We study seasonal home advantage in English professional football over the period 1974 to 2018. We distinguish between absolute home advantage, enjoyed equally by all teams in a division, and relative home advantage, which differs among teams in the division. We find that absolute home advantage is substantial, ranging from 0.59 to 0.64 in terms of points per game or 0.44 to 0.46 in terms of goal difference. Likewise, clubs differ substantially in the relative home advantage they enjoy. Relative home advantage is positively related to within-team variation in attendance and the use of an artificial pitch. Despite big cross-divisional differences in attendance, absolute home advantage is about the same in all divisions. Finally, there is a substantial decline in absolute home advantage over time that materializes equally across divisions.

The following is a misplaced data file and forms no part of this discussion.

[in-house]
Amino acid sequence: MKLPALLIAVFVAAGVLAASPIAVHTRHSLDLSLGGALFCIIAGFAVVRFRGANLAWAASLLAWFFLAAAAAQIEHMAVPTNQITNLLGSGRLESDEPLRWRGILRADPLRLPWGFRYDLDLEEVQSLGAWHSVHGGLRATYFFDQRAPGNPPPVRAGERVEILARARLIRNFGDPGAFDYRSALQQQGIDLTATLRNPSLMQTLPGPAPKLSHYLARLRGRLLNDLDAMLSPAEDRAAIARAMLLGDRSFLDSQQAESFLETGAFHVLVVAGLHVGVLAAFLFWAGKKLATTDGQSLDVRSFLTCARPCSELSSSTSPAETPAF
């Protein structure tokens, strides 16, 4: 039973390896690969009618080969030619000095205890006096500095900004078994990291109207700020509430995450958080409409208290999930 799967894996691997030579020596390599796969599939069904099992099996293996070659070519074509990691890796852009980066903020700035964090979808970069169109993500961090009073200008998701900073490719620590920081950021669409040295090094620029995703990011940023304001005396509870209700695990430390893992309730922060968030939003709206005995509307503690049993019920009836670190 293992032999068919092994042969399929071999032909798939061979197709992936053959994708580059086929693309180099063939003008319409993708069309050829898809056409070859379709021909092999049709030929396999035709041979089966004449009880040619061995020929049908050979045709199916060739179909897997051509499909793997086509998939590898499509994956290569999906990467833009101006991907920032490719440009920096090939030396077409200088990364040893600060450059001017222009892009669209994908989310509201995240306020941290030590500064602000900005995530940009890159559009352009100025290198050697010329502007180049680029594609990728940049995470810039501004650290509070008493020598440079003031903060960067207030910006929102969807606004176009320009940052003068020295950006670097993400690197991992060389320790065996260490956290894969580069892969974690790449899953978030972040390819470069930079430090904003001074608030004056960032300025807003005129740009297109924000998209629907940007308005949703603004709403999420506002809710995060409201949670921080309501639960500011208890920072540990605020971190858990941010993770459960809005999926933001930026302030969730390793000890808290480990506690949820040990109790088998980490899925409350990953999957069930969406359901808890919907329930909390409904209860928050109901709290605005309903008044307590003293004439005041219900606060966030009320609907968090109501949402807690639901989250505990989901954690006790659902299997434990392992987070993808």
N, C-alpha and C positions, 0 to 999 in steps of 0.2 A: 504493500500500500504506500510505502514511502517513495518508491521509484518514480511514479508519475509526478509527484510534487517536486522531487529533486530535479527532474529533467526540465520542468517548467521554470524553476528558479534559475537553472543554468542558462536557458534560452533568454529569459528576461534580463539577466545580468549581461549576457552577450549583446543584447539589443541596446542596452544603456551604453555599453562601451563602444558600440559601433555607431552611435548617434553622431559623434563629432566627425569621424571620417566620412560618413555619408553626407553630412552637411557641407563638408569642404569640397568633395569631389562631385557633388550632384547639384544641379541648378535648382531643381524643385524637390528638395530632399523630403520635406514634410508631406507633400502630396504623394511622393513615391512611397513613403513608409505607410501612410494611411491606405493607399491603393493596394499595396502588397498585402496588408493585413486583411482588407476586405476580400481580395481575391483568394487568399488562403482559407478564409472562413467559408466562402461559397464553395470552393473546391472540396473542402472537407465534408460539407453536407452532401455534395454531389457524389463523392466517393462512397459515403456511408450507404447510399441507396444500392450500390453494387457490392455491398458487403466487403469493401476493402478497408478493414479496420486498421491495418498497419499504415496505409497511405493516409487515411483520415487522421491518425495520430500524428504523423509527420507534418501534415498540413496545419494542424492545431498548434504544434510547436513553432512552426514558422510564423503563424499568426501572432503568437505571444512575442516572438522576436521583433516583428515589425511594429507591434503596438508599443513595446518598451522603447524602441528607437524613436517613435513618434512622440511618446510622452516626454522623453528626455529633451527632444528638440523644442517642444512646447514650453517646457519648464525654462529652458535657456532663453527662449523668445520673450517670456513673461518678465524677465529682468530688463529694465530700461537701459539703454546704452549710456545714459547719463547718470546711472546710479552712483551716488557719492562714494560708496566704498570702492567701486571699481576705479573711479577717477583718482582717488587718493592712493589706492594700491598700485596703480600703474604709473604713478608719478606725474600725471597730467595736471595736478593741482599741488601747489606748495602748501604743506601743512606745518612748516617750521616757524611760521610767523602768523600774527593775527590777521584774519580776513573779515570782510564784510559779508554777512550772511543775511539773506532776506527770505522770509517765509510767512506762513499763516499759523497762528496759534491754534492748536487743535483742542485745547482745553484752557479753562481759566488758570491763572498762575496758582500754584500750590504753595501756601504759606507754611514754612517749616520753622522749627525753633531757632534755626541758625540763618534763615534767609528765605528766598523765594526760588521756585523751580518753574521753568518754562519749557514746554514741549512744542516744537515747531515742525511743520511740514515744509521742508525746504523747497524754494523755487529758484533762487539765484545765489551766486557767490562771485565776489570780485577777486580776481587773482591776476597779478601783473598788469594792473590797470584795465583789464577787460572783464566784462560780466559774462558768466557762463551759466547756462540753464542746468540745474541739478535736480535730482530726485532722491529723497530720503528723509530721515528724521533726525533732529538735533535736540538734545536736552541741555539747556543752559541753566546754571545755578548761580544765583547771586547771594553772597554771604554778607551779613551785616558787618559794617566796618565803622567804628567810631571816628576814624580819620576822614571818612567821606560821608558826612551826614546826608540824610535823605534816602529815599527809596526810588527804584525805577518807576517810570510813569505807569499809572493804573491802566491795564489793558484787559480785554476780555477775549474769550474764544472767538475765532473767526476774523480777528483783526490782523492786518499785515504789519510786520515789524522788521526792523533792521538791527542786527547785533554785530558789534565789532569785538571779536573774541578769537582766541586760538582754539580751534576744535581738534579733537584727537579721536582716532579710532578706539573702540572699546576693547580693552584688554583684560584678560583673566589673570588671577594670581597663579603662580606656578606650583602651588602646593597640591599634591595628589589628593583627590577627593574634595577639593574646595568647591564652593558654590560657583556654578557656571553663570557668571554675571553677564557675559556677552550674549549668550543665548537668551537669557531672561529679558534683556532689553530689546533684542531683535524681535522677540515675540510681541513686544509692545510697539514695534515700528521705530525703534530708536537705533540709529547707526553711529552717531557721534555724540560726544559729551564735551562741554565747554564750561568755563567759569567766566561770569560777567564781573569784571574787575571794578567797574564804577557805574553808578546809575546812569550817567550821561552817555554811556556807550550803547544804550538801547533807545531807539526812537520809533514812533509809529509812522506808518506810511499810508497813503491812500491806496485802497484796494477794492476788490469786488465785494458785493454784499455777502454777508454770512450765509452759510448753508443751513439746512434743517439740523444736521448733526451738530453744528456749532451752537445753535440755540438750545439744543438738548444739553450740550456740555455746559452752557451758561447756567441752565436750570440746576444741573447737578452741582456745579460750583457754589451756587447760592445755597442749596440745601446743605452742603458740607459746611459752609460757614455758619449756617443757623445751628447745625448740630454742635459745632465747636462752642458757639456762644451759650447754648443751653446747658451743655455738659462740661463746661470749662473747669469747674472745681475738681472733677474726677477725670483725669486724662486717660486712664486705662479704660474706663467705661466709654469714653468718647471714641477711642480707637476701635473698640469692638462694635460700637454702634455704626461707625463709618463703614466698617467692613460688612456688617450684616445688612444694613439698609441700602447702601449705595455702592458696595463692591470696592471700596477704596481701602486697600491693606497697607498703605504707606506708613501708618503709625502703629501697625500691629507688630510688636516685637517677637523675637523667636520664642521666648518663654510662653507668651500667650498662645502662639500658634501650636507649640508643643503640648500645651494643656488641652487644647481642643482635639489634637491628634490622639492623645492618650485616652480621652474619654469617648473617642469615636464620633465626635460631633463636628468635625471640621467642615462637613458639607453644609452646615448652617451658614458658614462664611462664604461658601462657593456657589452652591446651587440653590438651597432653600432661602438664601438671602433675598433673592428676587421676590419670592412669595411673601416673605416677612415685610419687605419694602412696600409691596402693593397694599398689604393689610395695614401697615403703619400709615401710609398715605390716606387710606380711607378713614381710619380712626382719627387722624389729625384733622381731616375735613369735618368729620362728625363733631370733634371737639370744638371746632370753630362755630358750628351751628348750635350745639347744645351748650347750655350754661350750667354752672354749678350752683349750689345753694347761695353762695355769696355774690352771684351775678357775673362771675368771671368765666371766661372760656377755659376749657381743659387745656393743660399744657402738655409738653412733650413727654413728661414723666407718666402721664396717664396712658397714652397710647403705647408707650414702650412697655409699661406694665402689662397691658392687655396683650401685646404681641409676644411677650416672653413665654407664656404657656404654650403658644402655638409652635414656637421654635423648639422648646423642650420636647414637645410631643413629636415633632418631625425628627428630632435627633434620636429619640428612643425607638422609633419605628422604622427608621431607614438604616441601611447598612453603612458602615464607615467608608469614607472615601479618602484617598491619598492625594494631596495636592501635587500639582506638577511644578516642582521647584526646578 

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    The joy of lottery play: evidence from a field experiment
    Burger, MJ ; Hendriks, M ; Pleeging, E ; van Ours, JC (Springer (part of Springer Nature), 2020-12-01)
    Buying lottery tickets is not a rational investment from a financial point of view. Yet, the majority of people participate at least once a year in a lottery. We conducted a field experiment to increase understanding of lottery participation. Using representative data for the Netherlands, we find that lottery participation increased the happiness of participants before the draw. Winning a small prize had no effect on happiness. Our results indicate that people may not only care about the outcomes of the lottery, but also enjoy the game. Accordingly, we conclude that lottery participation has a utility value in itself and part of the utility of a lottery ticket is consumed before the draw.